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Topologically Relevant Stream Surfaces for Flow Visualization Ronald Peikert∗ ETH Zurich

Filip Sadlo† University of Stuttgart

Figure 1: Our algorithm applied to the Lorenz dynamical system. Stable manifold of the critical point at the origin, colored by geodesic distance (left), unstable manifold of a spiral saddle critical point, colored by node index (middle), and 2D manifolds of all three critical points (right).

Abstract When vector field topology is used for the visualization of a 3D vector field, various types of topological features have uniquely defined stream surfaces associated with them. Compared to arbitrary stream surfaces, such topology-induced stream surfaces are usually of simpler geometric shape and at the same time more expressive. We present a stream surface algorithm which robustly handles the special conditions associated with critical points and periodic orbits, such as vanishing velocity, unbounded curvature, and tightly winding spirals. We discuss error bounds and we give application examples for the range of topological features under consideration. CR Categories: G.1.2 [Mathematics of Computing]: Approximation—Approximation of surfaces and contours; I.3.8 [Computer Graphics]: Applications Keywords: flow visualization, stream surface, vector field topology



Vector field topology as a visualization technique was introduced by Helman and Hesselink [Helman and Hesselink 1989], building on the theory of dynamical systems [Guckenheimer and Holmes 1983]. Globus et al. [Globus et al. 1991] used iconic representations for different types of critical points providing local information such as eigenvectors. Asimov [Asimov 1993] further popularized this approach by suggesting many other elements beyond critical points to be used in visualization. Periodic orbits were used in ∗ e-mail:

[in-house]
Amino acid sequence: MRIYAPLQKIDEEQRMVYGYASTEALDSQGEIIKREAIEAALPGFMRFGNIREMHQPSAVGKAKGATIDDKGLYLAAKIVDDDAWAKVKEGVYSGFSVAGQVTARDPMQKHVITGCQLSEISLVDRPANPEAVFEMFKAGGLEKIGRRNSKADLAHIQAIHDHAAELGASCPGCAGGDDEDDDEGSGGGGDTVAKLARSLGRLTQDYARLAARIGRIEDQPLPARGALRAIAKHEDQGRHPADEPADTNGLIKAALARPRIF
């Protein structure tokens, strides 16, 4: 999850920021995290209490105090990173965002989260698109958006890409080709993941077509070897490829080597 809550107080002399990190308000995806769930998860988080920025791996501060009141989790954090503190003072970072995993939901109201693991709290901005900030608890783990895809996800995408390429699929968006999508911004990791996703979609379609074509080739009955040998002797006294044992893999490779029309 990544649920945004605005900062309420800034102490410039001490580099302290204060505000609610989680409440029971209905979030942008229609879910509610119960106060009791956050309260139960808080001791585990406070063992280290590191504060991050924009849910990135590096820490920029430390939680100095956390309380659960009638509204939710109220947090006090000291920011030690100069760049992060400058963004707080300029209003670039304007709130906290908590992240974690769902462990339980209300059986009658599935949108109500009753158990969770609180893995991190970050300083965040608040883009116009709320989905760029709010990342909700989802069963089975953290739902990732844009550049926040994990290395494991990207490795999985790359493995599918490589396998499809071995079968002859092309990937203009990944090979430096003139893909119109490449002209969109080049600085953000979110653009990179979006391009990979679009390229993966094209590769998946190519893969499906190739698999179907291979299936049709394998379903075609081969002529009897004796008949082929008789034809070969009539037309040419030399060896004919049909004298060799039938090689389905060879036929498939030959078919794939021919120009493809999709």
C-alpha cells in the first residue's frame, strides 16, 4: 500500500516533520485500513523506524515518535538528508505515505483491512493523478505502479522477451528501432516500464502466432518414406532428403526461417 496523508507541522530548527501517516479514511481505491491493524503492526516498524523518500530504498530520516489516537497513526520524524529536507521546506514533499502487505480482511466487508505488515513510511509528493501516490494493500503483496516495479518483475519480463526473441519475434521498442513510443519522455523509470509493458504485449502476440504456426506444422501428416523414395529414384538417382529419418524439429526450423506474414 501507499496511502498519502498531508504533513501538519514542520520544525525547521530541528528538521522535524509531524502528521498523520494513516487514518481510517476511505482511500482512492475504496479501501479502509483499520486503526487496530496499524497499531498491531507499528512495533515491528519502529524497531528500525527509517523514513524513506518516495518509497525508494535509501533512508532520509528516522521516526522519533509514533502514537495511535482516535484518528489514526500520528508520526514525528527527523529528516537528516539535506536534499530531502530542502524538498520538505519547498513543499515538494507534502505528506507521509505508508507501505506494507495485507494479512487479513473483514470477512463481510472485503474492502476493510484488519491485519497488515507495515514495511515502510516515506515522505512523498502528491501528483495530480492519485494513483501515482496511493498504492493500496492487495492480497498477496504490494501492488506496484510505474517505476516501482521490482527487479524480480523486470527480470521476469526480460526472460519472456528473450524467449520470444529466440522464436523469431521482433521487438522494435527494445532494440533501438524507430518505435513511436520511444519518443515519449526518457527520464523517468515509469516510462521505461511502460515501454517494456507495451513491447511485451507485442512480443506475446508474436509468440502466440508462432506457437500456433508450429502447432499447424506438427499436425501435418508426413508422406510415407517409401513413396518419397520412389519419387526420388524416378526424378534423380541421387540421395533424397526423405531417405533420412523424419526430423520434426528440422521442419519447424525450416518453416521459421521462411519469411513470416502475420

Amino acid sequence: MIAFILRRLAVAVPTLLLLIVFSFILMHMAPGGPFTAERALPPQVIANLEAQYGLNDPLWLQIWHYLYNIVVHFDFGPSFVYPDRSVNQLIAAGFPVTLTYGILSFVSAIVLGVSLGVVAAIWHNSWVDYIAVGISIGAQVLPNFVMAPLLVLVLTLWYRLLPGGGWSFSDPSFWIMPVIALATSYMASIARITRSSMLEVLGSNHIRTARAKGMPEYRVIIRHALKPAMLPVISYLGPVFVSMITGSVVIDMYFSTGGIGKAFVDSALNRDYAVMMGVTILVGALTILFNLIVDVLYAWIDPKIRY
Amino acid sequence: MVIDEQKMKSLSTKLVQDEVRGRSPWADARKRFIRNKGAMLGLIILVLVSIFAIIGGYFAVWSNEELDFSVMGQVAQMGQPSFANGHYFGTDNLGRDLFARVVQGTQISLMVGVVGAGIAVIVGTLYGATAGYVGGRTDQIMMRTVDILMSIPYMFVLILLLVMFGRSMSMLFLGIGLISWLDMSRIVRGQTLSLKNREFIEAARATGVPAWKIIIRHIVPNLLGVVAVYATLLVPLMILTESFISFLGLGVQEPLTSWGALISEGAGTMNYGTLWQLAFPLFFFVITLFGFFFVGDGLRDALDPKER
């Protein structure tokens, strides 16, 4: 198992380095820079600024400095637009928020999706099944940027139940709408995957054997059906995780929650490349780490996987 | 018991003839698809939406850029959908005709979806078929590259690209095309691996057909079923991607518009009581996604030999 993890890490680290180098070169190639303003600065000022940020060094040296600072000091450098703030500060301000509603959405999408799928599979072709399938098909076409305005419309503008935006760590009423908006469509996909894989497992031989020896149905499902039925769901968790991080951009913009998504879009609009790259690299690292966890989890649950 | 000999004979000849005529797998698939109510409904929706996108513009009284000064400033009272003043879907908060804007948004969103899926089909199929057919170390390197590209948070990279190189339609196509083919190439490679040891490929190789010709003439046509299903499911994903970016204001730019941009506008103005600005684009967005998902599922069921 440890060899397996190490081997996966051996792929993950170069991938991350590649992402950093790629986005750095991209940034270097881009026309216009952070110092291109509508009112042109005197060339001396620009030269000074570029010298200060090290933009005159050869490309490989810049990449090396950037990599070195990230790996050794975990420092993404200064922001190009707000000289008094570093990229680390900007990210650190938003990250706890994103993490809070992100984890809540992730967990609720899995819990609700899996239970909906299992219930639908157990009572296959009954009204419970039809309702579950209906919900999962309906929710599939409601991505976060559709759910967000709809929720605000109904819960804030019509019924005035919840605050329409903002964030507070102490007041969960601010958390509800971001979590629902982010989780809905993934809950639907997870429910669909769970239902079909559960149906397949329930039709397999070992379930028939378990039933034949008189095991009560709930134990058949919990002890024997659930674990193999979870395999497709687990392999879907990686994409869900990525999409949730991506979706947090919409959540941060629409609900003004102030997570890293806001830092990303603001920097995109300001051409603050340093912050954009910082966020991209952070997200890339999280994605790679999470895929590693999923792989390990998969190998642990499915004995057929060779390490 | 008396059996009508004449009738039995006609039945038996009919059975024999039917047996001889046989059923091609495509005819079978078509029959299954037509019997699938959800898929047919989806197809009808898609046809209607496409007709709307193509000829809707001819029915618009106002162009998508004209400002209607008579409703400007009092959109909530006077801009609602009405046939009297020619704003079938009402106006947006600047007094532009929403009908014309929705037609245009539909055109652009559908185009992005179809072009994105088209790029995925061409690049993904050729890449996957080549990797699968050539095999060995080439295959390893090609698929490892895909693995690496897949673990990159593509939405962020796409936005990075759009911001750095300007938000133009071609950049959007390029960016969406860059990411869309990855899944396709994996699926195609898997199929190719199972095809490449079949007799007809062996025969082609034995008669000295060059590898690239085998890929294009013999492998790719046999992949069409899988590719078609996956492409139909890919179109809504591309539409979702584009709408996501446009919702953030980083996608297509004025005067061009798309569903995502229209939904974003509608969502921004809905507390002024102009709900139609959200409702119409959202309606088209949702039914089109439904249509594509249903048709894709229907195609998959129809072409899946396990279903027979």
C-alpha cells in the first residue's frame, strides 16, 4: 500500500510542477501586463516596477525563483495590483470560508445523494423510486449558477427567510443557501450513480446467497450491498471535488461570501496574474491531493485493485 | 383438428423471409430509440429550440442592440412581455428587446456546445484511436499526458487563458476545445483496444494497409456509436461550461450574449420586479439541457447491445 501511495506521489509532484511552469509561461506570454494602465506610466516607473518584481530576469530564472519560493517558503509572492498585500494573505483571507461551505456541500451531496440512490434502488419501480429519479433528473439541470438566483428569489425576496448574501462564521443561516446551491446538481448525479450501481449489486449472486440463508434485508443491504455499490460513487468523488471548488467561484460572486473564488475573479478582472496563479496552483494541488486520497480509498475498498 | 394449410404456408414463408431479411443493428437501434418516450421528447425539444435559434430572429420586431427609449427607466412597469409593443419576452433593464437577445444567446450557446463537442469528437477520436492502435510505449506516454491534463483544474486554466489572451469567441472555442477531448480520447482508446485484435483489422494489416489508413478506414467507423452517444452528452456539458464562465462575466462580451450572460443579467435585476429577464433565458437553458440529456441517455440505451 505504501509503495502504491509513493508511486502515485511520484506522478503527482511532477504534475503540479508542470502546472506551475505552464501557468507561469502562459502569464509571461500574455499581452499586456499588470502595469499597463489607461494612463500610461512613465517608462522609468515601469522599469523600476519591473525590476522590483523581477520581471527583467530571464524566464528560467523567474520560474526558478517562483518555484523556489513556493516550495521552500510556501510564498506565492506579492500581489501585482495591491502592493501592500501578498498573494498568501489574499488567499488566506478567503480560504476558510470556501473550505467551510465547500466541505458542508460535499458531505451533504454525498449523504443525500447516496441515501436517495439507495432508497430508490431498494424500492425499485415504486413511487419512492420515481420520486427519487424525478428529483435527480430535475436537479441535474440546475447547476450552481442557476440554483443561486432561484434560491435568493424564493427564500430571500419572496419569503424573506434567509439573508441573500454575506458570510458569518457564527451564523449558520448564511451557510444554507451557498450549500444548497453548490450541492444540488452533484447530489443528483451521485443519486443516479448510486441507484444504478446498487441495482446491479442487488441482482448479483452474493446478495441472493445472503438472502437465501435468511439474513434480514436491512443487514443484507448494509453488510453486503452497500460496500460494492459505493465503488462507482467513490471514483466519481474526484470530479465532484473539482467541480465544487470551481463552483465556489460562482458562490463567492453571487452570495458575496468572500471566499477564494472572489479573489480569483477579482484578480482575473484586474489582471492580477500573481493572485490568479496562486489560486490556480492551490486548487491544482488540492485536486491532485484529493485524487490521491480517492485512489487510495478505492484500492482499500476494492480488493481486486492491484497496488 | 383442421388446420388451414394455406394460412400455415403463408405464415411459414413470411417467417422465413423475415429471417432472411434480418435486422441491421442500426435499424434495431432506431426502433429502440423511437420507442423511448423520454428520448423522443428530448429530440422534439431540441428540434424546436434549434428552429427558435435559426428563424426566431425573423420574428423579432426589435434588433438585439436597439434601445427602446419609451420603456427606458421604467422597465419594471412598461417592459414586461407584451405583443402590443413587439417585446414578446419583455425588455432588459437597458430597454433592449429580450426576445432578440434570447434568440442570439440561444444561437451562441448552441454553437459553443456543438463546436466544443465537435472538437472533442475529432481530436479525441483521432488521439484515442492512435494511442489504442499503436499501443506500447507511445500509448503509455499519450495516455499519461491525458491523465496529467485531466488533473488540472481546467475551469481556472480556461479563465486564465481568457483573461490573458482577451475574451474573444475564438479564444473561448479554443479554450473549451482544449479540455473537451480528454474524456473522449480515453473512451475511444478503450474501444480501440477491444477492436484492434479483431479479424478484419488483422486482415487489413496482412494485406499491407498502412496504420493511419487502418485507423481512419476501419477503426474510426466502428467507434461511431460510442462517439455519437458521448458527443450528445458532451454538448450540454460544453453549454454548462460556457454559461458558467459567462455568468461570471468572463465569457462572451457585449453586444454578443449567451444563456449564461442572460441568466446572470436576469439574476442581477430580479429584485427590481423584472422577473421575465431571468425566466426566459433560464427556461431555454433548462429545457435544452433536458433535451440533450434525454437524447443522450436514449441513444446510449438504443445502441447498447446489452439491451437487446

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† e-mail:[email protected]

visualization by L¨offelmann et al. [L¨offelmann et al. 1998] and by Wischgoll and Scheuermann [Wischgoll et al. 2002] who presented an algorithm for locating them. To merely display the invariant sets, i.e. critical points and periodic orbits, is not sufficient to give a good picture of the flow. Most often the next step is to include the separatrices, which reveal some of the global behavior of the flow. An often pursued goal of topology is to segment a vector field into regions of similar flow [Mahrous et al. 2004]. This is particularly successful in 2D, and also in 3D irrotational flow. For general 3D flow, we argue that the notion of segmentation must be somehow relaxed to a more local property. The 2D separatrices of a 3D saddle point are a particularly interesting feature as they indicate a local flow separation. However, displaying a larger number of such stream surfaces leads to occlusion problems. Simplification is needed, and a possible solution is to only display their intersection curves, the so-called saddle connectors [Theisel et al. 2003]. As an alternative, we propose to display the full stream surfaces, but reserve them for the special purpose of visually exploring the flow in smaller regions containing only a few, possibly interrelated, flow features. In this work we focus mainly on 2D separatrices of 3D saddles and saddle type periodic orbits. We believe that compared to arbitrarily chosen stream surfaces, such 2D manifolds can be more expressive and in most cases also of a simpler shape. In particular, regions containing recirculation zones or separation surfaces are well suited for this type of visualization. The underlying idea of visualizing topologically meaningful stream surfaces and their relationship to topological features has previously been used by Garth et al. [Garth et al. 2004] in their visualization of a vortex breakdown in the flow over a delta wing. The problem of computing stream surfaces has been extensively studied and much of the existing work in this area is covered by the recent state-of-the-art report on integration based, geometric flow visualization [McLoughlin et al. 2009]. A basic approach to compute a stream surface is to integrate a sequence of discretized streamlines and triangulate between them. It has been used by Helman and Hesselink for visualizing the topology of 3D flow separation [Helman and Hesselink 1991]. The classical stream surface algorithm by Hultquist [Hultquist 1992] is a